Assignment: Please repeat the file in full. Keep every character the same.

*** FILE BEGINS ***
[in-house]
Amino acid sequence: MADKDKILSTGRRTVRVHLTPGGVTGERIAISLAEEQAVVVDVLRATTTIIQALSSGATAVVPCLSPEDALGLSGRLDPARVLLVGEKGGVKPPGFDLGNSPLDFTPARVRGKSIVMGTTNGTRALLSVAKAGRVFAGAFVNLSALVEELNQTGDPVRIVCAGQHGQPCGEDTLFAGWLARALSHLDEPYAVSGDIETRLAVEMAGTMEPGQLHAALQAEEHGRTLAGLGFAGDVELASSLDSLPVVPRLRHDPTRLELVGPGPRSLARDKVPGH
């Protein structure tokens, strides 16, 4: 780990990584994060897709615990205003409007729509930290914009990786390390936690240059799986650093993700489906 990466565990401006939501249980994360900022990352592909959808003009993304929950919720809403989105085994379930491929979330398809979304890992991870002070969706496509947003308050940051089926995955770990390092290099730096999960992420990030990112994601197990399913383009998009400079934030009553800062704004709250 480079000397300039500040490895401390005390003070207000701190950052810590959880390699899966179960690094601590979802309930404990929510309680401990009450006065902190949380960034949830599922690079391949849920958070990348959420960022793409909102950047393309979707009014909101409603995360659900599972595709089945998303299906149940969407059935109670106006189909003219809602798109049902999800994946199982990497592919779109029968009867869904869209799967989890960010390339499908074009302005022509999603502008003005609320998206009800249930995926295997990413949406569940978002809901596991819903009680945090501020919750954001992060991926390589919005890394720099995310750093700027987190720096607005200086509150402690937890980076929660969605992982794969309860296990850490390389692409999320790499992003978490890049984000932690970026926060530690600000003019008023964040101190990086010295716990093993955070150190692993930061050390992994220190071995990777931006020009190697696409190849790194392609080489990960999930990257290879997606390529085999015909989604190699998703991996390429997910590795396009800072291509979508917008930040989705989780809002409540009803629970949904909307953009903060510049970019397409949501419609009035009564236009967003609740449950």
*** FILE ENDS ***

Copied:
[in-house]
Amino acid sequence: MADKDKILSTGRRTVRVHLTPGGVTGERIAISLAEEQAVVVDVLRATTTIIQALSSGATAVVPCLSPEDALGLSGRLDPARVLLVGEKGGVKPPGFDLGNSPLDFTPARVRGKSIVMGTTNGTRALLSVAKAGRVFAGAFVNLSALVEELNQTGDPVRIVCAGQHGQPCGEDTLFAGWLARALSHLDEPYAVSGDIETRLAVEMAGTMEPGQLHAALQAEEHGRTLAGLGFAGDVELASSLDSLPVVPRLRHDPTRLELVGPGPRSLARDKVPGH
């Protein structure tokens, strides 16, 4: 780990990584994060897709615990205003409007729509930290914009990786390390936690240059799986650093993700489906 990466565990401006939501249980994360900022990352592909959808003009993304929950919720809403989105085994379930491929979330398809979304890992991870002070969706496509947003308050940051089926995955770990390092290099730096999960992420990030990112994601197990399913383009998009400079934030009553800062704004709250 480079000397300039500040490895401390005390003070207000701190950052810590959880390699899966179960690094601590979802309930404990929510309680401990009450006065902190949380960034949830599922690079391949849920958070990348959420960022793409909102950047393309979707009014909101409603995360659900599972595709089945998303299906149940969407059935109670106006189909003219809602798109049902999800994946199982990497592919779109029968009867869904869209799967989890960010390339499908074009302005022509999603502008003005609320998206009800249930995926295997990413949406569940978002809901596991819903009680945090501020919750954001992060991926390589919005890394720099995310750093700027987190720096607005200086509150402690937890980076929660969605992982794969309860296990850490390389692409999320790499992003978490890049984000932690970026926060530690600000003019008023964040101190990086010295716990093993955070150190692993930061050390992994220190071995990777931006020009190697696409190849790194392609080489990960999930990257290879997606390529085999015909989604190699998703991996390429997910590795396009800072291509979508917008930040989705989780809002409540009803629970949904909307953009903060510049970019397409949501419609009035009564236009967003609740449950």